Number of ending positions in 10x10 is several thousand. Ending Encyclopedia in 10x10 by L. Vitoshkin has 6,000 positions - 6 voumes. each about 200 pages.

Ending srategy in 10x10 is also much richer and includes various numbers of maneures, methods and tricks. All this "ending strategy" mostly is not available in Draughts.

I agree that those two games shall not be compared, because they are at diifferent levels and this comparison will insult many. However if we compare them - 10x10 will dominate in all aspects of game: tactics, strategy, endings, publish play, cross aboard skills etc.

II am sorry to say, but this is quite obvious fact for anyone who had a chance to play competively and seriouslyy both games.
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Re: Photos from Beijing

Postby Alex_Moiseyev on Tue Dec 02, 2008 1:23 pm

william wrote:I am sure that Alex can elaborate on this fine book as my russian is somewhat limited
William, you probably have Russian edition of this book, but Mozer - Netherland author !

This book has only around 1,000 positions. Ending Encyclopedia today includes 6,000 positions. Those are positions where number of white pieces not exceed 4, and number of black pieces not exceed 7.

Anyway - I lost an interest to this dispute. The answer is not only obvious to me - I never thought this is a subject for any serious conversation.

Recently I finished 2nd in ther FMJD Composition World Championship, Miniatures, got silver medal, diploma, $200 and classification points. There were 356 poositions in contest from 50 authors, 10 countries.

Positions with solutions are here: http://fmjd.org/downloads/PWCP_II_diagrams.pdf

Final standings are here: http://fmjd.org/news.php?nid=419

If you are lover and expert of 10x10 - I hope you enjoy them.

Regards,

Alex
Last edited by Alex_Moiseyev on Tue Dec 02, 2008 1:41 pm, edited 1 time in total.
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Re: Photos from Beijing

Postby MostFamousDane on Tue Dec 02, 2008 1:29 pm

Alex_Moiseyev wrote:Liam, it is hard to discuss such serious subject on this forum. Number of ending positions (basic) in Anglo-American Checkers is avbsolutely miserable if we compare it with the same number in 10x10. This number is between 50 and 200 in Draughts and most of them are covered in "Border Classic".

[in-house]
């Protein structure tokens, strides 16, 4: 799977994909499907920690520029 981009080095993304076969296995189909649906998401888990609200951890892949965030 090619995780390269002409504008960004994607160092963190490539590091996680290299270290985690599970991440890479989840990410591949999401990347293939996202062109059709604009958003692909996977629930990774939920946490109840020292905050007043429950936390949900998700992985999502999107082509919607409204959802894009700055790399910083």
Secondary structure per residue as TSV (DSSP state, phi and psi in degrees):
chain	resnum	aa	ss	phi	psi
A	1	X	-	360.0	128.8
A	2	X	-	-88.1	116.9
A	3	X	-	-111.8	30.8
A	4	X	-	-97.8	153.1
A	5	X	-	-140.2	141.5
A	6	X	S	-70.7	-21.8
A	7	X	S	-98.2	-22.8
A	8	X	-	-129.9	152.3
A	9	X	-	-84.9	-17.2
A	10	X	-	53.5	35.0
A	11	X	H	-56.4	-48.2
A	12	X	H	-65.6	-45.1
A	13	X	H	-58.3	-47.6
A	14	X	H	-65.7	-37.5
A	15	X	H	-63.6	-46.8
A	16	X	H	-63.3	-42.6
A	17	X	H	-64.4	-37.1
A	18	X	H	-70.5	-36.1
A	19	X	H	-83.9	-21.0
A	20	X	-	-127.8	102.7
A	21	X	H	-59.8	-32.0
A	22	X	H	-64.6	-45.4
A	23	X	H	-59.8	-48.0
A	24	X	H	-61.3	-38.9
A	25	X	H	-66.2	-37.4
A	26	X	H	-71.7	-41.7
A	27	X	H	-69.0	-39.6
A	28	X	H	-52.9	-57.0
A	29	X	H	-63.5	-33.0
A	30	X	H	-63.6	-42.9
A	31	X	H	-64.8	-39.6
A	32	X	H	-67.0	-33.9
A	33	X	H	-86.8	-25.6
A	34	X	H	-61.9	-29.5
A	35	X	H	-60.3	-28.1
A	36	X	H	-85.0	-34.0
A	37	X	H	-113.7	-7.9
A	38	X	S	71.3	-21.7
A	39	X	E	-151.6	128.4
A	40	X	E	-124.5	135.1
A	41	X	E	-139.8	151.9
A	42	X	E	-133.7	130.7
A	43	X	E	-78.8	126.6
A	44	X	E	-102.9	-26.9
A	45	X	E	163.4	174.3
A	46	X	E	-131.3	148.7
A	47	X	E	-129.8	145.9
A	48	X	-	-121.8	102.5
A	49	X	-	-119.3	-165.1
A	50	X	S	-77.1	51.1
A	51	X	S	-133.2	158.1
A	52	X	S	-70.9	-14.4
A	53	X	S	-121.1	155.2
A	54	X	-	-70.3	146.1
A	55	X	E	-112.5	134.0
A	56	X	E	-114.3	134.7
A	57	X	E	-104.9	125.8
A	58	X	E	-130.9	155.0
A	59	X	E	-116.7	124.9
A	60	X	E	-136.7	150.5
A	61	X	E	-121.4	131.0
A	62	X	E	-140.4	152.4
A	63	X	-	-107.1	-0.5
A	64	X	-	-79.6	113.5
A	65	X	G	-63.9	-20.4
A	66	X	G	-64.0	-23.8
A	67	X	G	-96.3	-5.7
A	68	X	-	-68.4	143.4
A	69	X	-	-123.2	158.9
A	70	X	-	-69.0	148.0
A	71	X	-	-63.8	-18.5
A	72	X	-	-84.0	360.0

Number of ending positions in 10x10 is several thousand. Ending Encyclopedia in 10x10 by L. Vitoshkin has 6,000 positions - 6 voumes. each about 200 pages.


Between 50 and 200 well that might be true of very basic ending positions - that is exactly the point - the end game positions in checkers are not basic they are very complex that is why there exists at least 3 books with more than 1000 end game positions. Your statements are completely and obviously false as someone who is world champions should be well aware of.

Alex_Moiseyev wrote:Ending srategy in 10x10 is also much richer and includes various numbers of maneures, methods and tricks. All this "ending strategy" mostly is not available in Draughts.


Fine lets compare then - post here what you think is the most complex 10 x 10 endgame 2 men vs 2 men and see how it holds up against a long first position.

Alex_Moiseyev wrote:I agree that those two games shall not be compared, because they are at diifferent levels and this comparison will insult many. However if we compare them - 10x10 will dominate in all aspects of game: tactics, strategy, endings, publish play, cross aboard skills etc.

II am sorry to say, but this is quite obvious fact for anyone who had a chance to play competively and seriouslyy both games.


Well if your "argumentation" consists only of asserting obvious falsehoods then of course the comparison will insult many